When Keith Rose participated in the Occupy St. Louis movement in 2011, he did not notice the advice of a fellow protestor to wear bandanas to cover his face. The police had cameras out, but Rose did not assume they had been doing much with the pictures they were taking.
When he joined the Ferguson protests a couple of years later, it seemed to him that law enforcement had indeed begun to place together a file on him. He had not been detained at that time; however, after a few run-ins with police where they knew information like where he had been, who he had been with, or what he had stated, he thought it appeared pretty clear that they had kept a watch on him.
During the demonstrations, the St. Louis Metropolitan Police Division opened a surveillance center named the Real-Time Crime Center (RTCC). This data facility aggregates information gathered via technologies like license plate readers, sensors that can detect and locate gunfire, and cameras spread across the town. Most of RTCC, in addition to much of the technology that supports it, was not backed by the city, however through funds and public-private partnerships with firms like Motorola. That strategy, according to the American Civil Liberties Union (ACLU), allowed the police division to sidestep going to the town’s elected Panel of Aldermen for approval and city funds.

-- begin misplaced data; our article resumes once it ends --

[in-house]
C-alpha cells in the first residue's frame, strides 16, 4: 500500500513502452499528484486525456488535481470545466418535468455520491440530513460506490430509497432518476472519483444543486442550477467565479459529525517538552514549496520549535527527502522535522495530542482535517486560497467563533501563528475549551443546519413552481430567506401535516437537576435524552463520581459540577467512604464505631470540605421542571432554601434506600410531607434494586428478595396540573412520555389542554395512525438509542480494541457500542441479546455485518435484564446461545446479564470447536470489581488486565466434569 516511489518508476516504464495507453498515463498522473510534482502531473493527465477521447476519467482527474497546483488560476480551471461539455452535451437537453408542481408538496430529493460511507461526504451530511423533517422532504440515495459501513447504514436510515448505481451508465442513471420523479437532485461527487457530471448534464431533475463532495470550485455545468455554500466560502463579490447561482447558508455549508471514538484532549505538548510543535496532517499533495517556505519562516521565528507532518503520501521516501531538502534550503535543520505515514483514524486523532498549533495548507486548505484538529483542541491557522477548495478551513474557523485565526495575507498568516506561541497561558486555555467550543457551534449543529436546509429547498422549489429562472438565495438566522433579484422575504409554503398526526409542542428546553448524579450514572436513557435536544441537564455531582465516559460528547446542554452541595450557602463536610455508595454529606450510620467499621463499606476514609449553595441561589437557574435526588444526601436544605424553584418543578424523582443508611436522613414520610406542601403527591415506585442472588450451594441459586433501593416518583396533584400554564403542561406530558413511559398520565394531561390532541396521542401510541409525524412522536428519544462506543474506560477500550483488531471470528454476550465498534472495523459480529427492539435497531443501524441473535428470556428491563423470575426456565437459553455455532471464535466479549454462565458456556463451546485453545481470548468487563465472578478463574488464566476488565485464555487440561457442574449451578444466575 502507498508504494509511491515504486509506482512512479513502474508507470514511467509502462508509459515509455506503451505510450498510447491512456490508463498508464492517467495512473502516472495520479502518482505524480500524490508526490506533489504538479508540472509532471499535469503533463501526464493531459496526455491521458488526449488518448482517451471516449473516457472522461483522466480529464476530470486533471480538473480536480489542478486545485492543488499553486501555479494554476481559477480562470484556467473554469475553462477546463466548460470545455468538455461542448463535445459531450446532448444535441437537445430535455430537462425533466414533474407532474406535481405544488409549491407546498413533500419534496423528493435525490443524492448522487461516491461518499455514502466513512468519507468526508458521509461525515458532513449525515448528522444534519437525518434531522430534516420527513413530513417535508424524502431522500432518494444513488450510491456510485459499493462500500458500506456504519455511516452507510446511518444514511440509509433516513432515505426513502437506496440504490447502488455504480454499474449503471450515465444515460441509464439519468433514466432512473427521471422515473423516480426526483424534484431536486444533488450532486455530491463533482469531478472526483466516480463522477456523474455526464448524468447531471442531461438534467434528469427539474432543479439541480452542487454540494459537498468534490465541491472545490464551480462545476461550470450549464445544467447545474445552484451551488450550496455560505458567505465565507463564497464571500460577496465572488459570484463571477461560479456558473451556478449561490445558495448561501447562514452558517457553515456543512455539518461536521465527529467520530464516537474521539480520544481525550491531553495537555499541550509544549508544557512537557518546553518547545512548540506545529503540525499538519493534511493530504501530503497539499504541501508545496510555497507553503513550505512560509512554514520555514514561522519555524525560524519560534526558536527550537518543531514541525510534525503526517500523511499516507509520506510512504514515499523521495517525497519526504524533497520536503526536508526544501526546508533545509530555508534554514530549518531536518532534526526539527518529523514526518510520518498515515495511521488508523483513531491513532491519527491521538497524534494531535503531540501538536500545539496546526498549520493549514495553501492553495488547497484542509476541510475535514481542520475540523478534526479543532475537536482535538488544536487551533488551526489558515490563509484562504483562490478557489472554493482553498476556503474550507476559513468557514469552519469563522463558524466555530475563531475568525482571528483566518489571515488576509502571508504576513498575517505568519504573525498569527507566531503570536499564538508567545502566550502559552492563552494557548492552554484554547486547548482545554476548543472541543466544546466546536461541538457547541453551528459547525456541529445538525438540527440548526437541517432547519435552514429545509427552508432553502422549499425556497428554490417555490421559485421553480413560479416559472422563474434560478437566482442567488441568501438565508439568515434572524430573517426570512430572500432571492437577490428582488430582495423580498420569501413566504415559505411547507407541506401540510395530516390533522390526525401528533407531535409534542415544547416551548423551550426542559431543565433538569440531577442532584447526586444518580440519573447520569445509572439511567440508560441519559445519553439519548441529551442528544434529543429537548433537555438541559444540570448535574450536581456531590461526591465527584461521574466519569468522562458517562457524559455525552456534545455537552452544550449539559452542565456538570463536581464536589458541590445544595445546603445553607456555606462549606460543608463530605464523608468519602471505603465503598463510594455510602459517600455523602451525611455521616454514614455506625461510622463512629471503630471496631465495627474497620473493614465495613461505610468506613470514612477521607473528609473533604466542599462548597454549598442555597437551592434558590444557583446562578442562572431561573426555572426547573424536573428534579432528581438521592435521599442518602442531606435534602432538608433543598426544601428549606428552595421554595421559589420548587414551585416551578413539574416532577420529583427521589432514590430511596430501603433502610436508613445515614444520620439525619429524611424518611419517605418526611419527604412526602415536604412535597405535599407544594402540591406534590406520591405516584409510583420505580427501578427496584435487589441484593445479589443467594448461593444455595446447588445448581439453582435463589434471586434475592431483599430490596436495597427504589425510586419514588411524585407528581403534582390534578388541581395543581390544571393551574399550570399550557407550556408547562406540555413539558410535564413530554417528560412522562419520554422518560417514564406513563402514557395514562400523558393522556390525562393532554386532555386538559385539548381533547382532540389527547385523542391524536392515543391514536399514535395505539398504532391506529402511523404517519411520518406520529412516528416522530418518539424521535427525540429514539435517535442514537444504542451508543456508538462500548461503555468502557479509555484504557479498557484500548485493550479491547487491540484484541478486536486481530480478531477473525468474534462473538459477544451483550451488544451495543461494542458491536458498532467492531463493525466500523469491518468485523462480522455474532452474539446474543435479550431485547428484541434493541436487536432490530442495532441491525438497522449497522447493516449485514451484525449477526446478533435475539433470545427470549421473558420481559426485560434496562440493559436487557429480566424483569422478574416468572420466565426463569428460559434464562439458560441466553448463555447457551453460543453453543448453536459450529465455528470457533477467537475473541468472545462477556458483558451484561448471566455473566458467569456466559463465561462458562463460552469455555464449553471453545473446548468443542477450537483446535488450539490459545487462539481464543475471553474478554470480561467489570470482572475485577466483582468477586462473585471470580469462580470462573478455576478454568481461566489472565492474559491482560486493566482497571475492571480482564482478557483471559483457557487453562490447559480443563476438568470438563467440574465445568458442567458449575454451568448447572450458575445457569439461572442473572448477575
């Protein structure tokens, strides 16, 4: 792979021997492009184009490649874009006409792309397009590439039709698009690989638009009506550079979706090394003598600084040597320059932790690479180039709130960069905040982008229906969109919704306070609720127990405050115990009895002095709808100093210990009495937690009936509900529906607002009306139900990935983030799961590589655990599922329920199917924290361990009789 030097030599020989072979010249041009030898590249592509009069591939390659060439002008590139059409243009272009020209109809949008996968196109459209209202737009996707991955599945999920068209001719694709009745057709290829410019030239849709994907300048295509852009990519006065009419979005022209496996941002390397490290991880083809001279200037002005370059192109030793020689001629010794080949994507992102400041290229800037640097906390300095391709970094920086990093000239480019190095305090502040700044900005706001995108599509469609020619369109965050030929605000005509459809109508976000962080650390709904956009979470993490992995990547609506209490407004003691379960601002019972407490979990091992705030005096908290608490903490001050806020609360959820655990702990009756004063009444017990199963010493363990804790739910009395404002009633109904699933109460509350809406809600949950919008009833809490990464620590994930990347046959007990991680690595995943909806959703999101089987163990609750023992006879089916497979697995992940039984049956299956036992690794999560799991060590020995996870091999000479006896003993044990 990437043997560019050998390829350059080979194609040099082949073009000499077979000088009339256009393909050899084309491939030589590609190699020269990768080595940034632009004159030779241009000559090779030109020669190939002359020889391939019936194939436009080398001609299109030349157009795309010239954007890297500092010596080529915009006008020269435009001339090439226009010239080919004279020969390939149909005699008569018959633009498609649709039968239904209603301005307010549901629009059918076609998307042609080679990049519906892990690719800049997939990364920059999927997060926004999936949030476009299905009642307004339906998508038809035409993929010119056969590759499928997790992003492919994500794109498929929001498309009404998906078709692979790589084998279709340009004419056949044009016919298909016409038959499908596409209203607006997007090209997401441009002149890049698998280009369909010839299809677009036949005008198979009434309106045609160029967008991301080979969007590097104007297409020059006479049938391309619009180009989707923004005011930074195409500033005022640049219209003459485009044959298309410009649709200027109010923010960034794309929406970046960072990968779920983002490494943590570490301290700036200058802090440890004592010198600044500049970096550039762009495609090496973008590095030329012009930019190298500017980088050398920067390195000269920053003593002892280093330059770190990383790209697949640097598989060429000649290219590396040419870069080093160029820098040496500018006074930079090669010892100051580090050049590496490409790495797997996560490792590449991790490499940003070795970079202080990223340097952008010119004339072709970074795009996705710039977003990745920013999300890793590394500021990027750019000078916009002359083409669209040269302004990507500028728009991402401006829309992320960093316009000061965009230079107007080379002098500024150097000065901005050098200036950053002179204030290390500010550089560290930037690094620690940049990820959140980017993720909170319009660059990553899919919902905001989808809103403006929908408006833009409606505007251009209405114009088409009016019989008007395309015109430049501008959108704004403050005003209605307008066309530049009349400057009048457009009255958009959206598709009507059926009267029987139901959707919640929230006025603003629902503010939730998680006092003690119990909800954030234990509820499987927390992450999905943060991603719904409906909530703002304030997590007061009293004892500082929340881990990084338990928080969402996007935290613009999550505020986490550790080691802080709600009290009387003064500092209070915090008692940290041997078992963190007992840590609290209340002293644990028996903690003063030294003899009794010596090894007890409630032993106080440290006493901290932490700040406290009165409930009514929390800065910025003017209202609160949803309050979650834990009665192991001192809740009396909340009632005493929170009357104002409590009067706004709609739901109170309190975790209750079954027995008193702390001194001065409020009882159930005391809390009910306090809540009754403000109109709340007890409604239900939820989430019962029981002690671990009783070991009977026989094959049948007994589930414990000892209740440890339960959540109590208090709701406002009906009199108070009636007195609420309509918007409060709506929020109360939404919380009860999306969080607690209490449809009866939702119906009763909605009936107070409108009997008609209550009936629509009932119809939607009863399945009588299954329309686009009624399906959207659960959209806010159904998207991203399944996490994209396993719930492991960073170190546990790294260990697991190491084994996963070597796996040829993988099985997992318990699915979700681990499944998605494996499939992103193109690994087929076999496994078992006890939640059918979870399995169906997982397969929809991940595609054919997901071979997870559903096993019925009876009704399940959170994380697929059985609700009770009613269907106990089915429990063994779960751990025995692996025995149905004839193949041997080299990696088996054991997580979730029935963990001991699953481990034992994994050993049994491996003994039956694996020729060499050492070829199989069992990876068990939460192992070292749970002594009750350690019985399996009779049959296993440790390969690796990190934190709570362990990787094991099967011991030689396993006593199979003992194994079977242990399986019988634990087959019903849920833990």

However, with an effort called Community Control Over Police Surveillance (CCOPS), the ACLU is attempting to give residents more authority over the technology that police might use to watch them. Initiated in 2016, CCOPS intends to assist local communities draft and pass laws showing them errors of any surveillance technology that law enforcement agencies or the federal government want to deploy.
The ACLU works with local legislators to craft each legislation, altering it to meet the group’s particular needs. A dozen cities, plus San Francisco’s BART system, have passed CCOPS legal guidelines. Along with St. Louis, at least another dozen towns, plus the state of Maine, is in the process of introducing their versions of the law.